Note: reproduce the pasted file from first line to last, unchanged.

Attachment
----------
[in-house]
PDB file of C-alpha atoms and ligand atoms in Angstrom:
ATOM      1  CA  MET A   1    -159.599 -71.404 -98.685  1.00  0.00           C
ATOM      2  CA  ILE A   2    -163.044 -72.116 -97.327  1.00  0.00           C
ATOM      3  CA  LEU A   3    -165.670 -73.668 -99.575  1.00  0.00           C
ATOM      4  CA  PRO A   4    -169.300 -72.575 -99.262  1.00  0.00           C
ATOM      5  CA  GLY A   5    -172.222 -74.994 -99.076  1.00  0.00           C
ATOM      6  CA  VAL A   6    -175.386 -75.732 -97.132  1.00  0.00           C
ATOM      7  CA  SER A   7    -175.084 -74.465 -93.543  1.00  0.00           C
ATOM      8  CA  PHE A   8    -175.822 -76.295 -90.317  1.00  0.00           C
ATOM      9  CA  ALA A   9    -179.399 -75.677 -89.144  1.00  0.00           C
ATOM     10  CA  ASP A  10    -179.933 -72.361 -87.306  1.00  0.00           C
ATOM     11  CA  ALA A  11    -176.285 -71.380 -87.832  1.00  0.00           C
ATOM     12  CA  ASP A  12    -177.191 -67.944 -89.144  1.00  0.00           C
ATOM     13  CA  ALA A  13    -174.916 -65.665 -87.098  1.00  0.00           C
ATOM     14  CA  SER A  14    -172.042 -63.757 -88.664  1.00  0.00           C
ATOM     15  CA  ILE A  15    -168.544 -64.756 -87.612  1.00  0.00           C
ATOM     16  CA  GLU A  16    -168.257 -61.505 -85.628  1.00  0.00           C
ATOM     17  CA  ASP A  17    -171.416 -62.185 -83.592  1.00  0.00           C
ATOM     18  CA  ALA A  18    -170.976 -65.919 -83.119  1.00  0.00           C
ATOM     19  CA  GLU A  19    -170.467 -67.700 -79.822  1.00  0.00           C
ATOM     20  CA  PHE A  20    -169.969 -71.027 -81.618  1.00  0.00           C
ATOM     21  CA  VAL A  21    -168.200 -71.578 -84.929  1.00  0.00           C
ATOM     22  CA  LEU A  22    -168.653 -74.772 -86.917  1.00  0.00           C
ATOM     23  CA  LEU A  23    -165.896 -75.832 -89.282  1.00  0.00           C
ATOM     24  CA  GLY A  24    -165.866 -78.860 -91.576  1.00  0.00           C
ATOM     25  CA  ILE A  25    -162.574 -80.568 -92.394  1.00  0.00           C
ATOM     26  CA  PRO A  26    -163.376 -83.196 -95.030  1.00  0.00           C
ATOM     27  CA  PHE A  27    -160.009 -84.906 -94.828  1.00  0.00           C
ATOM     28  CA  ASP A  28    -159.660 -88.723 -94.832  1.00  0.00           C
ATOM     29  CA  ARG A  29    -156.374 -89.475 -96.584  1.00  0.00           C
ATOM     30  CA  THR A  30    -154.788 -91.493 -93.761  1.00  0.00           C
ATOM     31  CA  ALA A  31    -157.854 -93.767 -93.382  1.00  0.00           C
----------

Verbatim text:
[in-house]
PDB file of C-alpha atoms and ligand atoms in Angstrom:
ATOM      1  CA  MET A   1    -159.599 -71.404 -98.685  1.00  0.00           C
ATOM      2  CA  ILE A   2    -163.044 -72.116 -97.327  1.00  0.00           C
ATOM      3  CA  LEU A   3    -165.670 -73.668 -99.575  1.00  0.00           C
ATOM      4  CA  PRO A   4    -169.300 -72.575 -99.262  1.00  0.00           C
ATOM      5  CA  GLY A   5    -172.222 -74.994 -99.076  1.00  0.00           C
ATOM      6  CA  VAL A   6    -175.386 -75.732 -97.132  1.00  0.00           C
ATOM      7  CA  SER A   7    -175.084 -74.465 -93.543  1.00  0.00           C
ATOM      8  CA  PHE A   8    -175.822 -76.295 -90.317  1.00  0.00           C
ATOM      9  CA  ALA A   9    -179.399 -75.677 -89.144  1.00  0.00           C
ATOM     10  CA  ASP A  10    -179.933 -72.361 -87.306  1.00  0.00           C
ATOM     11  CA  ALA A  11    -176.285 -71.380 -87.832  1.00  0.00           C
ATOM     12  CA  ASP A  12    -177.191 -67.944 -89.144  1.00  0.00           C
ATOM     13  CA  ALA A  13    -174.916 -65.665 -87.098  1.00  0.00           C
ATOM     14  CA  SER A  14    -172.042 -63.757 -88.664  1.00  0.00           C
ATOM     15  CA  ILE A  15    -168.544 -64.756 -87.612  1.00  0.00           C
ATOM     16  CA  GLU A  16    -168.257 -61.505 -85.628  1.00  0.00           C
ATOM     17  CA  ASP A  17    -171.416 -62.185 -83.592  1.00  0.00           C
ATOM     18  CA  ALA A  18    -170.976 -65.919 -83.119  1.00  0.00           C
ATOM     19  CA  GLU A  19    -170.467 -67.700 -79.822  1.00  0.00           C
ATOM     20  CA  PHE A  20    -169.969 -71.027 -81.618  1.00  0.00           C
ATOM     21  CA  VAL A  21    -168.200 -71.578 -84.929  1.00  0.00           C
ATOM     22  CA  LEU A  22    -168.653 -74.772 -86.917  1.00  0.00           C
ATOM     23  CA  LEU A  23    -165.896 -75.832 -89.282  1.00  0.00           C
ATOM     24  CA  GLY A  24    -165.866 -78.860 -91.576  1.00  0.00           C
ATOM     25  CA  ILE A  25    -162.574 -80.568 -92.394  1.00  0.00           C
ATOM     26  CA  PRO A  26    -163.376 -83.196 -95.030  1.00  0.00           C
ATOM     27  CA  PHE A  27    -160.009 -84.906 -94.828  1.00  0.00           C
ATOM     28  CA  ASP A  28    -159.660 -88.723 -94.832  1.00  0.00           C
ATOM     29  CA  ARG A  29    -156.374 -89.475 -96.584  1.00  0.00           C
ATOM     30  CA  THR A  30    -154.788 -91.493 -93.761  1.00  0.00           C
ATOM     31  CA  ALA A  31    -157.854 -93.767 -93.382  1.00  0.00           C